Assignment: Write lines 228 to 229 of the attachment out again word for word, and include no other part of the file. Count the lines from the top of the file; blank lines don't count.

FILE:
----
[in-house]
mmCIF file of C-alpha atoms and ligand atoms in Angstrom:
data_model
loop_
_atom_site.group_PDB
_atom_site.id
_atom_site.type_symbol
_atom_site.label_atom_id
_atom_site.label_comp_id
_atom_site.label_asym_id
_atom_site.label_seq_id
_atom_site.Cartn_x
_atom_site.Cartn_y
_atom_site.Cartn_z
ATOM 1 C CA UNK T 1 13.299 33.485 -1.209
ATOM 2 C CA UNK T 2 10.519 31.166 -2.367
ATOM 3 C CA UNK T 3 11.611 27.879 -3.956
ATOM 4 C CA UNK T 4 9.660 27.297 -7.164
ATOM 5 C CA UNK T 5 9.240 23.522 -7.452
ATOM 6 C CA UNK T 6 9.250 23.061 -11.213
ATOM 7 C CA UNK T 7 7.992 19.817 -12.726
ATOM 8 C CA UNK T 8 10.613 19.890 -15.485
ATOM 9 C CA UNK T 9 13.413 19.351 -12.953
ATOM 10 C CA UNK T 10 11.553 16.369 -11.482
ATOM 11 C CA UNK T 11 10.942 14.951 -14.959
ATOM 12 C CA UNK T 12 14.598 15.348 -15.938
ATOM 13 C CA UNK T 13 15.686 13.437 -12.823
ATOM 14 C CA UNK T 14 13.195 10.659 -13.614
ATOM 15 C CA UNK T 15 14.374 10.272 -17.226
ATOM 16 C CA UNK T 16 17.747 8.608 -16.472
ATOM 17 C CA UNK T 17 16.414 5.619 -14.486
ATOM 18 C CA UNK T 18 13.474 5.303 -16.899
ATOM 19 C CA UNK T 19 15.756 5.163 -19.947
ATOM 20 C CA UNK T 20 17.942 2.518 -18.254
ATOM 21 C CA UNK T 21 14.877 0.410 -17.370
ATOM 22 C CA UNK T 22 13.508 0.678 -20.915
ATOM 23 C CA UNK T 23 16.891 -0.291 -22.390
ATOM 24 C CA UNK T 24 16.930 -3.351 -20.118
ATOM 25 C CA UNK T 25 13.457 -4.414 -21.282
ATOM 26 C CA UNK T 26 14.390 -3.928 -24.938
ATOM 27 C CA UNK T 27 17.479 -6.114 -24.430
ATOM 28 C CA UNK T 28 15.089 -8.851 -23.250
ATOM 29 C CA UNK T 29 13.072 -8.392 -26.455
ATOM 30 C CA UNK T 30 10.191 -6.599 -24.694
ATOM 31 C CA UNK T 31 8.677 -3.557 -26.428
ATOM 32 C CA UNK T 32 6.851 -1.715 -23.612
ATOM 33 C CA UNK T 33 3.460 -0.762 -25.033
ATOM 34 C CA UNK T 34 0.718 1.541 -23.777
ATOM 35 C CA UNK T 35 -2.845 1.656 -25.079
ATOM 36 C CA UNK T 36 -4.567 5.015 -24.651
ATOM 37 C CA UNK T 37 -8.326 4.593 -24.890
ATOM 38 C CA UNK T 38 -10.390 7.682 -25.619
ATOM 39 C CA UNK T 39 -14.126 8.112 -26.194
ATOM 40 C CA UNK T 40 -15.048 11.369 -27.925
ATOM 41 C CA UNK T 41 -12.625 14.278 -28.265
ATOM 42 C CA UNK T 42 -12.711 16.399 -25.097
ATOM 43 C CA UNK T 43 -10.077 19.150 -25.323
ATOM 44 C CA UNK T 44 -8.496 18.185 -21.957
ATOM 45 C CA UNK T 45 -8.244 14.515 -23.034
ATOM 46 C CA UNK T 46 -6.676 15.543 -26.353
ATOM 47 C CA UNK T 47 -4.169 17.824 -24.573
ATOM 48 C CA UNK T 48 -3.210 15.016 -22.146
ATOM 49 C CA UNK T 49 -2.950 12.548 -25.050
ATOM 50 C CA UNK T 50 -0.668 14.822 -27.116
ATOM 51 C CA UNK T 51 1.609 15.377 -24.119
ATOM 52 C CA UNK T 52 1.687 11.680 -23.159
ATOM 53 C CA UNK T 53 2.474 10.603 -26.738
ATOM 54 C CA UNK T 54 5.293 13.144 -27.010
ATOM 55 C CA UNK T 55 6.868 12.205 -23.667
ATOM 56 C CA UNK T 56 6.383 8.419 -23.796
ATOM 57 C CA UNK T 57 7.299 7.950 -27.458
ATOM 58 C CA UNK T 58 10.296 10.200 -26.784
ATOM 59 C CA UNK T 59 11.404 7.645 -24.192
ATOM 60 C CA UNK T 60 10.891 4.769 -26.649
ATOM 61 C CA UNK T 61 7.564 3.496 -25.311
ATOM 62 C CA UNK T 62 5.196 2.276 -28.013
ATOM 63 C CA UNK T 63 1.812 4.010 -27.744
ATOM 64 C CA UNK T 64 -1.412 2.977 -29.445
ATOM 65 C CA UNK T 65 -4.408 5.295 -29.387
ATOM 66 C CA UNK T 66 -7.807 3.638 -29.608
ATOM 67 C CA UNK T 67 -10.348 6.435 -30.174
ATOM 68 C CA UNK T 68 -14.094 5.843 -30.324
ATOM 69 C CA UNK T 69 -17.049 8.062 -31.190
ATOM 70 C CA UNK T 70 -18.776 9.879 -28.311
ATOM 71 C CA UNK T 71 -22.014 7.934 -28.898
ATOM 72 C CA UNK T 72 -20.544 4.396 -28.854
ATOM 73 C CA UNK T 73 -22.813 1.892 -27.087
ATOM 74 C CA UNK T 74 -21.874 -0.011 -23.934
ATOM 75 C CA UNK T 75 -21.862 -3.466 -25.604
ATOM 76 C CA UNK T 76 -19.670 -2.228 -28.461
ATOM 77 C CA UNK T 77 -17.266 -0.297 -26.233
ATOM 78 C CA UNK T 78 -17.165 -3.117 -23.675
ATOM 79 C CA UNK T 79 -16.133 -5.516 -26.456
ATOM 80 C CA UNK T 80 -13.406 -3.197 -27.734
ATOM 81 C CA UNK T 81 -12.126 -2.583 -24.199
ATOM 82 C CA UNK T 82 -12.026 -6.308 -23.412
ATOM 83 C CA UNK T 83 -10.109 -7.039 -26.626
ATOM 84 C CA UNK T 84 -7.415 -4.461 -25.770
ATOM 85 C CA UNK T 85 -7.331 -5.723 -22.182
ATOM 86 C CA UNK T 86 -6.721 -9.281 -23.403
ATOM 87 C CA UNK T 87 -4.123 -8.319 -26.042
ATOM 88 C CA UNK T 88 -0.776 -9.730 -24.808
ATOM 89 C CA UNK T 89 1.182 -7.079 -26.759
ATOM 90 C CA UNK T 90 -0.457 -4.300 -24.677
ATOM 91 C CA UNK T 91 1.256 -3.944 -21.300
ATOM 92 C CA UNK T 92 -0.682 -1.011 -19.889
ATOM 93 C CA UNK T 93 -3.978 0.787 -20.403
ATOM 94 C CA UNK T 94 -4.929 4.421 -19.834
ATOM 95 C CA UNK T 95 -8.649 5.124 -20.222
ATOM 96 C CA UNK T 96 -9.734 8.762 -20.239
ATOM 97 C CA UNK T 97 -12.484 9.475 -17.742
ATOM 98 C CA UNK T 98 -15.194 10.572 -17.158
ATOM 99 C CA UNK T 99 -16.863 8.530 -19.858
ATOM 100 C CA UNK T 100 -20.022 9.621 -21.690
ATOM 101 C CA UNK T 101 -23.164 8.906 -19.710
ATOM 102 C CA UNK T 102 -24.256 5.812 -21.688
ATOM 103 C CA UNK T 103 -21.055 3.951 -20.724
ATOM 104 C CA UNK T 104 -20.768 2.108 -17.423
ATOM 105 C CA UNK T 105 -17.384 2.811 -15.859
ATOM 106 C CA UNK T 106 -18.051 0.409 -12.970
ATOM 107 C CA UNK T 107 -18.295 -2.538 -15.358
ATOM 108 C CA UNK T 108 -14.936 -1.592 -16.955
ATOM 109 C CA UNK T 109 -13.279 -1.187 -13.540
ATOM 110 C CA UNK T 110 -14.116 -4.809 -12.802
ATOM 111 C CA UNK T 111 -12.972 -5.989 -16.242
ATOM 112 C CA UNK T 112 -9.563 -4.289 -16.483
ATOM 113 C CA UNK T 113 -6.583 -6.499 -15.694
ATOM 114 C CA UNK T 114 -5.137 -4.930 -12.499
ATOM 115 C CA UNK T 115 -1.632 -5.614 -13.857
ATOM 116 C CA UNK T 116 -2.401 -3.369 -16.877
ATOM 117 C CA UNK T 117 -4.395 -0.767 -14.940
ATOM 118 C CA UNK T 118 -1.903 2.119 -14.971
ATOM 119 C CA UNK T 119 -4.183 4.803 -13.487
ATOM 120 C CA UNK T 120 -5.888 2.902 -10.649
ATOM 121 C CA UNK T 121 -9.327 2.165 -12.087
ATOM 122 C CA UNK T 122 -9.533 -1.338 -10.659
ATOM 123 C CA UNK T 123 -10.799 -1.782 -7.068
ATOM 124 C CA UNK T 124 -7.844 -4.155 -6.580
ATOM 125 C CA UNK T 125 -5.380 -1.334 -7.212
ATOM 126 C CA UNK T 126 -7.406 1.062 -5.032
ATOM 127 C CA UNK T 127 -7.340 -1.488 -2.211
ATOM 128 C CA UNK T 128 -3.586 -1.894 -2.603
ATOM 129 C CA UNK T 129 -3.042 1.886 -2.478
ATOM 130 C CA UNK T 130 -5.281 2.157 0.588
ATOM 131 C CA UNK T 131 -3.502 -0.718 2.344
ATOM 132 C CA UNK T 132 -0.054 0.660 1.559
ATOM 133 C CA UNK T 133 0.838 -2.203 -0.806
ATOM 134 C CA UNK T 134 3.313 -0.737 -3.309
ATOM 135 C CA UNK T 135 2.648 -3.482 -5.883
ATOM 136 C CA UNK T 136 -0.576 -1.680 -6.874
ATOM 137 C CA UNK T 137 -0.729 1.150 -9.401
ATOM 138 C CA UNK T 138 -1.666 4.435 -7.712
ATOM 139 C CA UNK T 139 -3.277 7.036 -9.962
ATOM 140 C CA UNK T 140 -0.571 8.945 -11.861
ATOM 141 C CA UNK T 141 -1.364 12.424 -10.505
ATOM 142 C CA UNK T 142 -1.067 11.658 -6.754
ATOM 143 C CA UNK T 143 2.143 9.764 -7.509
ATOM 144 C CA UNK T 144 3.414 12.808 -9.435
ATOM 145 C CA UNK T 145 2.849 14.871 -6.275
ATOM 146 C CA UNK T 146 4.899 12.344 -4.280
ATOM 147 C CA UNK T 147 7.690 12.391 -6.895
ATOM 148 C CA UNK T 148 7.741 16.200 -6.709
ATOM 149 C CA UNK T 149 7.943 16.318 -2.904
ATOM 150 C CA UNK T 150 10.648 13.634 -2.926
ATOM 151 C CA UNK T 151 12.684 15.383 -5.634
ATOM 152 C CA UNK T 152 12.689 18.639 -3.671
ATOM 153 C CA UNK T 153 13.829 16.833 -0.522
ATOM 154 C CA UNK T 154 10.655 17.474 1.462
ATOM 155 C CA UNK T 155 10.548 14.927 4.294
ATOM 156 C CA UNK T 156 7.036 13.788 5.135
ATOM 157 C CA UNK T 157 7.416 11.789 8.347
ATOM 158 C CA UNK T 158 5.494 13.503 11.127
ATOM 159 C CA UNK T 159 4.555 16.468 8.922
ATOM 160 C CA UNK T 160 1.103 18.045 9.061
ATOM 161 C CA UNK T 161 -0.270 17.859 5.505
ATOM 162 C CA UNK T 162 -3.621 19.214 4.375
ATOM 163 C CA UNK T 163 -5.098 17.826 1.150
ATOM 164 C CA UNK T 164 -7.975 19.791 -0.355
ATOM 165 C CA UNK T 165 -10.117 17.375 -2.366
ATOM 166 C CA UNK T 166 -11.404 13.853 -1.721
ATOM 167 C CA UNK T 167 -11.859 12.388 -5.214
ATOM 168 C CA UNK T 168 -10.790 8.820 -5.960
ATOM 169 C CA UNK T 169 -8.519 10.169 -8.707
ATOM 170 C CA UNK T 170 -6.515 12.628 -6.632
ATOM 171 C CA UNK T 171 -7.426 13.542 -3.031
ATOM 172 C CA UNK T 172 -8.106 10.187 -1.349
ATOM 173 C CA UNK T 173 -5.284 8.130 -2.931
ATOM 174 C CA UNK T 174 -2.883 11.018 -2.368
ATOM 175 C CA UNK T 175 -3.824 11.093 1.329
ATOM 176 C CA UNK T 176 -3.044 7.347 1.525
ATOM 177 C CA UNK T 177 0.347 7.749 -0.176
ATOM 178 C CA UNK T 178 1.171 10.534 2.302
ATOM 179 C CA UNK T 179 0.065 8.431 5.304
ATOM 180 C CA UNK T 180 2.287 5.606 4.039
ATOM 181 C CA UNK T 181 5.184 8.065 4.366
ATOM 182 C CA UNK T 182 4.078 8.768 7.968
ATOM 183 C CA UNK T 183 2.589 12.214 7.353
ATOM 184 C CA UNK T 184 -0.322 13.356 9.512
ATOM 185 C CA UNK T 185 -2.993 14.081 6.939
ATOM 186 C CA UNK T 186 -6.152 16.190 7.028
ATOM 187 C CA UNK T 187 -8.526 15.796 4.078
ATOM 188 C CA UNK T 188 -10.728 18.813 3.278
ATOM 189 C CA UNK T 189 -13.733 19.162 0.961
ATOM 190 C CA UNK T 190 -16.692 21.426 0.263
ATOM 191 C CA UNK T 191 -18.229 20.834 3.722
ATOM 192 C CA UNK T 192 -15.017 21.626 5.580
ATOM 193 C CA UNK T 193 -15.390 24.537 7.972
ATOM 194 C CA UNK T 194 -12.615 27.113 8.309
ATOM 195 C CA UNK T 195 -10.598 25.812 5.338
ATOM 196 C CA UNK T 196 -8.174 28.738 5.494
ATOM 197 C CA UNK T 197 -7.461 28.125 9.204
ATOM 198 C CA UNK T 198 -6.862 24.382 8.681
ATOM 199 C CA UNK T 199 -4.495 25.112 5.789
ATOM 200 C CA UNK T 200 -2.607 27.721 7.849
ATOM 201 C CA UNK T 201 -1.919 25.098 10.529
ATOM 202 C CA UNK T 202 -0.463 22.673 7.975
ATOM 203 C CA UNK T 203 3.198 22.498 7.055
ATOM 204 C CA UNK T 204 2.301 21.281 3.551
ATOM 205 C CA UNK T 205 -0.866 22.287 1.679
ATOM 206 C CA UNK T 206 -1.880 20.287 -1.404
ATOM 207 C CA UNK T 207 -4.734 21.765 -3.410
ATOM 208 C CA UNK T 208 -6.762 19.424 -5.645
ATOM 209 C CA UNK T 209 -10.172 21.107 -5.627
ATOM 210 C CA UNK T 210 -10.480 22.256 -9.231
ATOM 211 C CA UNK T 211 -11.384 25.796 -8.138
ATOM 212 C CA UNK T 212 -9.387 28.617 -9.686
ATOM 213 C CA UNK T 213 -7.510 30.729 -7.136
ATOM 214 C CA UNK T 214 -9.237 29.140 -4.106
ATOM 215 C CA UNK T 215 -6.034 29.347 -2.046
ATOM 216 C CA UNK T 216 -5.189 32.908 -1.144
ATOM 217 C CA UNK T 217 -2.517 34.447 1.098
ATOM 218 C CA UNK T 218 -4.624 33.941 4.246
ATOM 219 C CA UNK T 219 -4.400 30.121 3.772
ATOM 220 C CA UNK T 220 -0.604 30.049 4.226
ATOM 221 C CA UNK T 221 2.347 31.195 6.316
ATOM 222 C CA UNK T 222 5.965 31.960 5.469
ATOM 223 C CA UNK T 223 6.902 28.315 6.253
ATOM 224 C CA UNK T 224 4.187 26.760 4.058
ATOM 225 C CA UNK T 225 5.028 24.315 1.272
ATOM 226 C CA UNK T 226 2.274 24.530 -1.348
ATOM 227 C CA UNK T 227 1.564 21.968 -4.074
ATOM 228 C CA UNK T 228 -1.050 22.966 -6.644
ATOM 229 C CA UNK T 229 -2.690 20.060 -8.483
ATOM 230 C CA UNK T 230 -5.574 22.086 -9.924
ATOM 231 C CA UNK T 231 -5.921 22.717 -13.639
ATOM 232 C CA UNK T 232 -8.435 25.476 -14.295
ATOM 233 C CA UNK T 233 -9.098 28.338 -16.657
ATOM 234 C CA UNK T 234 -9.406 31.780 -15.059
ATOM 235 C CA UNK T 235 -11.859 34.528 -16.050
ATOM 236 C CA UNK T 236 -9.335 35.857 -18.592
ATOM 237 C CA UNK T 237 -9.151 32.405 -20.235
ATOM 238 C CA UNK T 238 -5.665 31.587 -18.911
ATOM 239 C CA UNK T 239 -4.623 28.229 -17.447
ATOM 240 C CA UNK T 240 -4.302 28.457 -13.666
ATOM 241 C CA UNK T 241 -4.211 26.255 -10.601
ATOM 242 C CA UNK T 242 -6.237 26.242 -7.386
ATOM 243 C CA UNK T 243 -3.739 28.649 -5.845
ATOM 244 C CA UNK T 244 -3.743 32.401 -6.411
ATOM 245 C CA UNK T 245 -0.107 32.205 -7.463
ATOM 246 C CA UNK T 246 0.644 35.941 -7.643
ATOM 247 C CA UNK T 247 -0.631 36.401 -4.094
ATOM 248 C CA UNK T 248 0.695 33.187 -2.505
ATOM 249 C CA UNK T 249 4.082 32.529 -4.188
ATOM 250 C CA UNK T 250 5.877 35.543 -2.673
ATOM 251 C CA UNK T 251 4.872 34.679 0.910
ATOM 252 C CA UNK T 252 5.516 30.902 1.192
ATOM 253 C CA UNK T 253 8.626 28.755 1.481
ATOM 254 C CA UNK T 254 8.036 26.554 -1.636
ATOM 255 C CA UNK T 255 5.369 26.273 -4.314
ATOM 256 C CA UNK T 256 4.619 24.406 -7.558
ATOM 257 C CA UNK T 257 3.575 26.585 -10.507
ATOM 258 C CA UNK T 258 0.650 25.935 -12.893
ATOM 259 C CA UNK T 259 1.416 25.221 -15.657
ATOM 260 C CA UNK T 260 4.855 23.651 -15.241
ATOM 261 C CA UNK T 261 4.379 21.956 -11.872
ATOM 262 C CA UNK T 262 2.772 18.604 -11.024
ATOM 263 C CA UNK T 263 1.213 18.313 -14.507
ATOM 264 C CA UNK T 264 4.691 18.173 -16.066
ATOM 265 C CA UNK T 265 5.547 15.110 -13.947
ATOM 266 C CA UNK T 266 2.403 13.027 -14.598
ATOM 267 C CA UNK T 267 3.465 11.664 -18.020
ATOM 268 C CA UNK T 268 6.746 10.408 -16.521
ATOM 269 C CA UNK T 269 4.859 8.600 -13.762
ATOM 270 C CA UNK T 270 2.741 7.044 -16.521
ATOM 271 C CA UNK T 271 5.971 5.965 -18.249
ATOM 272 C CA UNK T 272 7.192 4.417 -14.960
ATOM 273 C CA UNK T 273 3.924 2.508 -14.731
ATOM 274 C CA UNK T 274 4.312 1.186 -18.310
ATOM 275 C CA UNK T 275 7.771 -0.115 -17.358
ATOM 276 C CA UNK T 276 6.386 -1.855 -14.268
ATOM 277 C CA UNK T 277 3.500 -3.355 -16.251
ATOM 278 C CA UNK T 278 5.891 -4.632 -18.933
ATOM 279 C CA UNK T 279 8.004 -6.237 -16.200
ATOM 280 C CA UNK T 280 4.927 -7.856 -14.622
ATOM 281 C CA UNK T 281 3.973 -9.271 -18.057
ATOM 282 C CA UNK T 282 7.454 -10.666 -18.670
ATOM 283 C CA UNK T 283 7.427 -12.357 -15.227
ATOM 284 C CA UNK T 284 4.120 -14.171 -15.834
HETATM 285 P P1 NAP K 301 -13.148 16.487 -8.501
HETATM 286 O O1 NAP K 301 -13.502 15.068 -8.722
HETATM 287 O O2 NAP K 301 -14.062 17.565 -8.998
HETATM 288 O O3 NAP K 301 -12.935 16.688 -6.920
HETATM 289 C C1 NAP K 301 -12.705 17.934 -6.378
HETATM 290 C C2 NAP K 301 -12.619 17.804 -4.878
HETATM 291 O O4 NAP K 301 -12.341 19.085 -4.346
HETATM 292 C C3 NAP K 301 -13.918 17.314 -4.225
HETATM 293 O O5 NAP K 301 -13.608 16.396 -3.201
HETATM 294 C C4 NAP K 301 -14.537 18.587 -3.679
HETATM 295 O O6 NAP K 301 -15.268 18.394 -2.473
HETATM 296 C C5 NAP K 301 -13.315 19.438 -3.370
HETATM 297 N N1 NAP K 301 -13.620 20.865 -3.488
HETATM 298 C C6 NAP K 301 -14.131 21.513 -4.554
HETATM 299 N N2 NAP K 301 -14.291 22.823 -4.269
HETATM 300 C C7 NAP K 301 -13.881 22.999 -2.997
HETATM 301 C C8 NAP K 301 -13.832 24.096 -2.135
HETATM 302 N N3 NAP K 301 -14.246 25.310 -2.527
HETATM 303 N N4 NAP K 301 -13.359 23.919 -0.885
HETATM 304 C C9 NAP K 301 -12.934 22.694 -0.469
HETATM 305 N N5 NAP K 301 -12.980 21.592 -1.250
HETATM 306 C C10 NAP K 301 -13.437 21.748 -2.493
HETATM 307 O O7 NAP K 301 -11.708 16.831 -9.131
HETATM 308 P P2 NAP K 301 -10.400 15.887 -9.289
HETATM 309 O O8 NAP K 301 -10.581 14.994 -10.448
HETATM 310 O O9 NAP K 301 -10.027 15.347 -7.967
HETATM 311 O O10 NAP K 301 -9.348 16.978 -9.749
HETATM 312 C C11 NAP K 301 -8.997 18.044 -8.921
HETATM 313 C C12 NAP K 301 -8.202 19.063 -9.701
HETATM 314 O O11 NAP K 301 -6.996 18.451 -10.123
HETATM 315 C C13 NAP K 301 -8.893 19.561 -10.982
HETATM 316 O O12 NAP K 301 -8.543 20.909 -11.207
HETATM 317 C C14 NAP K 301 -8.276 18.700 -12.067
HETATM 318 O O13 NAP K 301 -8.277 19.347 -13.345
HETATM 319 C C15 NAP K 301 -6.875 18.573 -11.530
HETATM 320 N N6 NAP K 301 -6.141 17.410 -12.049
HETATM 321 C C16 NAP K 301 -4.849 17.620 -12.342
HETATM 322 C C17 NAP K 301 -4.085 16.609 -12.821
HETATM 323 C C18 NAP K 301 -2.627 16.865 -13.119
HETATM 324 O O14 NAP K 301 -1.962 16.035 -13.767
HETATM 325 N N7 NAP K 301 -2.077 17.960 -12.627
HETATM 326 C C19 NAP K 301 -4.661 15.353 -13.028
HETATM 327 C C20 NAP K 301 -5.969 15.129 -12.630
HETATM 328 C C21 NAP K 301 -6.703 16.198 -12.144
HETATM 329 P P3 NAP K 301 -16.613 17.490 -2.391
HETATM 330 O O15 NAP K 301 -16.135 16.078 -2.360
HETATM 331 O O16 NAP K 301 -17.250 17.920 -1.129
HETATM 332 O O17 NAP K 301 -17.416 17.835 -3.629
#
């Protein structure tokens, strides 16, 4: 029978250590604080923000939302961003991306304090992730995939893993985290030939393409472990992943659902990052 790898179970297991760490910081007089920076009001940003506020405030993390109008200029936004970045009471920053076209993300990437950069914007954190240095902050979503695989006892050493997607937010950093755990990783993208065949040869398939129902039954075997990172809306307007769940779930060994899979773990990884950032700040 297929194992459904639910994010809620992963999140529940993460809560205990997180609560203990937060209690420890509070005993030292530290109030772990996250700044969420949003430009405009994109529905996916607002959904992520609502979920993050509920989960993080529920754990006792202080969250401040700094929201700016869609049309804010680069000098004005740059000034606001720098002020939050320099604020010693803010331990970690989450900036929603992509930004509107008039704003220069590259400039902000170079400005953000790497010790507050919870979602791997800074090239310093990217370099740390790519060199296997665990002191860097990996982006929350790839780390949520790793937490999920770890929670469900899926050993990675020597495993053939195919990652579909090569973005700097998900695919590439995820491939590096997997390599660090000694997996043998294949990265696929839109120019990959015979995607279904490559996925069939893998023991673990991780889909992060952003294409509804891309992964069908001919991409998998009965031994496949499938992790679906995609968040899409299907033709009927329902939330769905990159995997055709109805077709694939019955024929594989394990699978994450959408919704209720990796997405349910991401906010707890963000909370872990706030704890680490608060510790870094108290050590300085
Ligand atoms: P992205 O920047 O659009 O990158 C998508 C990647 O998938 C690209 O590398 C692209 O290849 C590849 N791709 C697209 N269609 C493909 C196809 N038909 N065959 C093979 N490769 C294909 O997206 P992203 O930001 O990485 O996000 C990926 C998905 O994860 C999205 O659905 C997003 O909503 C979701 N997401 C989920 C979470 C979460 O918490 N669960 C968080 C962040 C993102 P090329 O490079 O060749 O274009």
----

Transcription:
ATOM 214 C CA UNK T 214 -9.237 29.140 -4.106
ATOM 215 C CA UNK T 215 -6.034 29.347 -2.046